ALBANY (USA TODAY Network) -- All 213 seats in the state Legislature are on the ballot Tuesday, but about a third have already been decided.
Sixty-nine candidates are running unopposed for the Senate or Assembly, according to state Board of Elections records. Another 18 have no major-party opponent, facing only third-party candidates who rarely have a path to victory.
Good-government advocates say the lack of competition takes the choice away from voters, stifling the democratic process at a time when many already have a negative view of government.
But state lawmakers say many factors can lead to a non-contested race, with limited resources and a party enrollment edge in a particular district chief among them. And other states -- including Rhode Island and North Carolina -- have similar rates of unopposed legislators.
Barbara Bartoletti, legislative director for the state League of Women Voters, said non-contested races are "awful for a representative democracy."
"There's no exchange of ideas, there's no influx of new blood," Bartoletti said. "So you get gridlock and the status quo."
Of the 69 unopposed races, 15 are in the 63-seat Senate, where Democrats and Republicans are battling for control of the tightly split chamber.
That includes Senate Democratic Leader Andrea Stewart-Cousins, D-Yonkers; Sen. Robert Ortt, R-North Tonawanda, Niagara County; and Sen. Rich Funke, R-Penfield, Monroe County, whose Democratic challenger was tossed off the ballot amid a residency challenge.
Another seven Senate races feature one major-party candidate facing a third-party opponent.
On the Assembly side, 54 races are uncontested, while 11 others have only one major-party candidate.
Democratic candidates running unopposed largely hail from cities across the state, including heavily blue New York City.
Unopposed Republicans, meanwhile, are generally found in more rural districts upstate, with some exceptions -- including on Staten Island, the city's most conservative borough.
"I think if you look at the Assembly, you'll see that a lion's share of those unopposed are coming out of (New York City), where the registration in some districts can be 4-, 5- or even 9-to-1 (Democratic)," said Assembly Minority Leader Brian Kolb, R-Canandaigua, Ontario County. "I think you really almost have to look at it as an upstate-downstate sort of thing."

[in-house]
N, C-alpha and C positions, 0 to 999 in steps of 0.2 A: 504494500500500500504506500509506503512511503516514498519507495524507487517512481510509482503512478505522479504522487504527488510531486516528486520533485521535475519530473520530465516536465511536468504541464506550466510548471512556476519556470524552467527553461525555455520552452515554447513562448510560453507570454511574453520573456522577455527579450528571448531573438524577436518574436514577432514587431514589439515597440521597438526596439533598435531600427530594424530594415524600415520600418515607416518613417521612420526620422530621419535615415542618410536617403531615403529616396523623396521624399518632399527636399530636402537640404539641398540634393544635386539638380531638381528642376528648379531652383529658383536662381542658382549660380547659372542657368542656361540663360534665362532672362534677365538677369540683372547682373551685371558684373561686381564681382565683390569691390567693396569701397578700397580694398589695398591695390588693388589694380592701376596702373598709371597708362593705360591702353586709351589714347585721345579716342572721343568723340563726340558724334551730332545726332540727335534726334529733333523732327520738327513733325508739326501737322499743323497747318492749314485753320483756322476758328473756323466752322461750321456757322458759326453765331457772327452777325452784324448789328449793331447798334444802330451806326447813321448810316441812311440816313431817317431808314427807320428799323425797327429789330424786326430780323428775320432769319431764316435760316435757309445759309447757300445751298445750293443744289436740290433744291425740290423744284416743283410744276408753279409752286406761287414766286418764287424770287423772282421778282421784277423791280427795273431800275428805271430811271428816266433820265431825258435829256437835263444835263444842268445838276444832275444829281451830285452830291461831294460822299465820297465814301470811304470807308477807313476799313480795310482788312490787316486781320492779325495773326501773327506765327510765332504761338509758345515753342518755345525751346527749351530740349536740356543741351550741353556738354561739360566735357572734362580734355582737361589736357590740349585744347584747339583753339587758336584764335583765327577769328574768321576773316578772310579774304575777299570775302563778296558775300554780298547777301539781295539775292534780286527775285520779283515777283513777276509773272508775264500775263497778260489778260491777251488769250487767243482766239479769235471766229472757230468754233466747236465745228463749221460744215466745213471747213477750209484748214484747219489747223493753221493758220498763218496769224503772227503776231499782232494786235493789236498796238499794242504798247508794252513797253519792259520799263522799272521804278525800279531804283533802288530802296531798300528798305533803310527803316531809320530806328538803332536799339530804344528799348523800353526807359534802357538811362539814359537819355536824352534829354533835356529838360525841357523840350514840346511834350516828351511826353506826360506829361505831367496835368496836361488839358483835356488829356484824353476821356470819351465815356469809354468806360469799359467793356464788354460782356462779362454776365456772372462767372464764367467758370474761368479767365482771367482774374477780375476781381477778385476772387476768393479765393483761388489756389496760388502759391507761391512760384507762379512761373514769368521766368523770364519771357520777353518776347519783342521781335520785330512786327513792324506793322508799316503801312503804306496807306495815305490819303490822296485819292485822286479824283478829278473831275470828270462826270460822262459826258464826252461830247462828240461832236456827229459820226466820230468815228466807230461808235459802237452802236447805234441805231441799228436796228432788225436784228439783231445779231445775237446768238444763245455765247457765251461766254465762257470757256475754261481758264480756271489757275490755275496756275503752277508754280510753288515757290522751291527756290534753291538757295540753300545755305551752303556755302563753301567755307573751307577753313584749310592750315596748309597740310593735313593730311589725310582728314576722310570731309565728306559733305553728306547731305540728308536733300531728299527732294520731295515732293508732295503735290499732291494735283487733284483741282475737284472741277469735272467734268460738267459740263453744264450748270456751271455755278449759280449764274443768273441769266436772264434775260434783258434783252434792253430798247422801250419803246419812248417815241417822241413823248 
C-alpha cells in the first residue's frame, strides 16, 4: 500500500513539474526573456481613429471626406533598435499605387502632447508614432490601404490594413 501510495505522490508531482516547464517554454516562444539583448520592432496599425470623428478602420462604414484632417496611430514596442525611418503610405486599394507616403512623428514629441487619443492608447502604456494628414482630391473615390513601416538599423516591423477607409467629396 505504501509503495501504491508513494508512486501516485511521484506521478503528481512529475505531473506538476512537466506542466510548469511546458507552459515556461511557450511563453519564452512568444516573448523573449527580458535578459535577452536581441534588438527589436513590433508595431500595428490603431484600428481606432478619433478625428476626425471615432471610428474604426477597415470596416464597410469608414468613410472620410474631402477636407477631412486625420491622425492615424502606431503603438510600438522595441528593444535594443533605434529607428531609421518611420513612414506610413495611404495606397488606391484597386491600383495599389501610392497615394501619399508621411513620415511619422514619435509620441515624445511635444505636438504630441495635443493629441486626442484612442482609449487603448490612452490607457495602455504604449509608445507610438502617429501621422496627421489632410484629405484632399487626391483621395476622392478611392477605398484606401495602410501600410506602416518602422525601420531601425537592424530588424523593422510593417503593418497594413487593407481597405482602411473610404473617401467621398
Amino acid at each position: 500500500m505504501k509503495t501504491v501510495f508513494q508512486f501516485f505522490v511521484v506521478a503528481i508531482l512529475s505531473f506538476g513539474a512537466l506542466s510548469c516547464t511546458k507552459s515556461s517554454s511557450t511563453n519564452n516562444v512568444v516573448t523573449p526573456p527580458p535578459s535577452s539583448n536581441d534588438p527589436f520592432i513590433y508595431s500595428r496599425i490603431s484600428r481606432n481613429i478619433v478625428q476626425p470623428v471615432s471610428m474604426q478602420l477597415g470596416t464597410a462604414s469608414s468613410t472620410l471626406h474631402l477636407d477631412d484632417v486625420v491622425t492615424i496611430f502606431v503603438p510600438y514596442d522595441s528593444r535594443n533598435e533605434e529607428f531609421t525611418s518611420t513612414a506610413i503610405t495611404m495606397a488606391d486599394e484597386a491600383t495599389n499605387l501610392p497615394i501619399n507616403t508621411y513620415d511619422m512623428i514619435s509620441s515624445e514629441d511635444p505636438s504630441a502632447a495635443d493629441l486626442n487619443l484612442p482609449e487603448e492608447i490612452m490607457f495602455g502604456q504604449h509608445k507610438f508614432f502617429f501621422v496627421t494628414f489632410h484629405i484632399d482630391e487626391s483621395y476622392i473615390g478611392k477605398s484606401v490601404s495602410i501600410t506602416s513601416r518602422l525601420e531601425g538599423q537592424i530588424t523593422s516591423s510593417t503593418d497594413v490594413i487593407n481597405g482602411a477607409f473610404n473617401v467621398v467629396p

Kolb was first elected to the Assembly in a February 2000 special election, where he won in a tight race. Since then, he's handily won re-election eight times and hasn't faced an opponent since 2008.
The number of unopposed lawmakers appears to be in line with some other states.
About 28 percent of Rhode Island's state lawmakers have no opponent this year, according to the Providence Journal. In North Carolina, about 32 percent of the state's 170 lawmakers have no general-election opponent, according to WRAL-TV.
Unopposed lawmakers say the lack of a challenge doesn't mean they can rest on their laurels, particularly with potential opponents having an opportunity to run against them every two years. State lawmakers serve two-year terms.
Assemblyman Ken Zebrowski, D-New City, Rockland County, was a target of Assembly Republicans in 2010, a race he ultimately won by about 6,000 votes. This year, he's unopposed.
"You never know in this business when or how an election is going to go," Zebrowski said. "Some years you have a tough challenge, some years you don't. With as often as we run, every election cycle is going to be different."
Ortt, the Republican senator whose district includes all of Orleans County and part of western Monroe County, was first elected in 2014, succeeding longtime Sen. George Maziarz, a Newfane Republican.
He put up a strong showing during his first Senate run, receiving twice as many votes as his Democratic challenger.
This year, Ortt is unopposed, and he and others said they still attend events and help constituents -- they just don't need to knock on doors campaigning.
"It means I get to spend my time doing the job rather than trying to keep the job," Ortt said of his uncontested race. "We're still very busy, and I'm still very much out in the district, but more focusing on the governing side of things."
Assemblyman Phil Palmesano, R-Corning, Steuben County, said he is "fortunate" to be a Republican in a conservative district, which has about 39,000 Republicans and 21,000 Democrats.
Palmesano hasn't faced a challenger since 2010, which he attributes in part to hard work.
"I'm always at events, I'm always at functions, I'm very accessible," Palmesano said. "I believe that's a very important part of this job, to be out in the community so people can see you, they can approach you and they know you're responsive."